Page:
You *can* draw, just maybe not in the way you intend to. Drawing is just
lines on a surface that try to evoke or represent something.
Also what and why is it that you want to draw? So far all we know is
that you "can't draw" and people have responded in equally vague ways
by linking resources that have worked for them (such as drawabox) that
they think would probably help you too. I do think drawabox is a great
site for learning structure and correct perspective, but note that I
specifically said "for learning structure and correct perspective".
If you want a result, you need to know what that result is. Else you'll
spend more time than you need to by following methods, hoping that you'll
reach.. something? Like climbing a ladder that's leaning against the
If you *do* know what you want to draw, then I would highly recommend
browsing through Marshall Vandruff's Reviews & Recommendations:https://marshallart.com/HOME/reviews
There are a *lot* of very solid books on there, most of which come with
some very insightful comments from Marshall himself on what and why
a book is great. It's mostly about learning to draw in the classical
sense (e.g. Rembrandt) but there's also general books on development &
If this is all a bit much to grasp, there are some very simple things that
you can do to significantly improve your drawing abilities no matter what
it is you want to draw; Learn & practice drawing straight lines, basic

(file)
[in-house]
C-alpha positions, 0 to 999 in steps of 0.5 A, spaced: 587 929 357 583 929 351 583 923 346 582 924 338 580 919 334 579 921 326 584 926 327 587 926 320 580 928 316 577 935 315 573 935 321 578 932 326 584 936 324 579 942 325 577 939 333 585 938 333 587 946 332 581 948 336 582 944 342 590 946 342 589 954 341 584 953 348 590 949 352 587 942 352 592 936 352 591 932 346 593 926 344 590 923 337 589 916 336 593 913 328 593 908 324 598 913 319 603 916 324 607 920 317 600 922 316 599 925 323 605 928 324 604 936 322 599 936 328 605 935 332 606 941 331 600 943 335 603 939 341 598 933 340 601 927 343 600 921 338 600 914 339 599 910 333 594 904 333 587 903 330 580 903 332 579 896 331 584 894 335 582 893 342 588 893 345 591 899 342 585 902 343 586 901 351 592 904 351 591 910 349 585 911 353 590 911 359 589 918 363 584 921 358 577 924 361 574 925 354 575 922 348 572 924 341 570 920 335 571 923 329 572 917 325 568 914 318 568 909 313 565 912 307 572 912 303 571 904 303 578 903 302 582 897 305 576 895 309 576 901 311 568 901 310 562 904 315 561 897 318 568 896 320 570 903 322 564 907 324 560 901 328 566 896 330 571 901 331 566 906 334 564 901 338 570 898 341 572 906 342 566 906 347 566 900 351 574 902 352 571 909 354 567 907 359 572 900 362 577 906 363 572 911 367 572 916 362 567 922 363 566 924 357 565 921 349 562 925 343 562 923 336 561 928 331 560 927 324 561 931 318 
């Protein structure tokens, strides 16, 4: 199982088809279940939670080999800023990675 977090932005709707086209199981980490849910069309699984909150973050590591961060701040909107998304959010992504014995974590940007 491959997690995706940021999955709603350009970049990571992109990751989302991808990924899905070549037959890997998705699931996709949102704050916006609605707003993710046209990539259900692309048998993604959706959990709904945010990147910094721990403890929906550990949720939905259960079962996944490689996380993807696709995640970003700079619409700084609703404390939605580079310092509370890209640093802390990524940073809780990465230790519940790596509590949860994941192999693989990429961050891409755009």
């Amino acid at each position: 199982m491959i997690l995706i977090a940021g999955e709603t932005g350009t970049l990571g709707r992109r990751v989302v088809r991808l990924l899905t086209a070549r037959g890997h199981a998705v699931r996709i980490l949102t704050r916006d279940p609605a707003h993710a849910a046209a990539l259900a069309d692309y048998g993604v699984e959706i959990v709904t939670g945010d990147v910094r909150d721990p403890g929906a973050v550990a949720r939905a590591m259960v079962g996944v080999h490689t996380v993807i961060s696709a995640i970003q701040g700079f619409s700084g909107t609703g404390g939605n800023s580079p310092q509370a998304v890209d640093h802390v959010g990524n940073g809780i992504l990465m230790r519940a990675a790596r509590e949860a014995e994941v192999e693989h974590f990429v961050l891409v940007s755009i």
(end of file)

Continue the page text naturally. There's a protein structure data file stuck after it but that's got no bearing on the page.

shapes (circles, squares, etc.), and then basic forms (balls, cubes,
cylinders, cones, etc.). If you can draw these basic shapes *really*
well, the rest will fall into place. This is one of the things taught
in Scott Robertson's "How To Draw" book, among many others.
Note that I said "learn & practice". Drawing, at least in the classical
sense, requires a lot of repetition. It's about building muscle memory and
intuition. Which reminds me, do not treat a year as a long time. Learning
a skill like drawing, or any skill for that matter, takes several years to
reach basic competency & proficiency and a lifetime to reach mastery.
You need to have a strong desire to learn, to always hunger for more, to
a point where you never really stop learning, but always improving. Which
is why it's important to have it as a habit that's sustainable, otherwise
you'll burn yourself out and fall flat on the ground while snapping your
pencil in two.
So let me ask you again, what and why is it that you want to draw?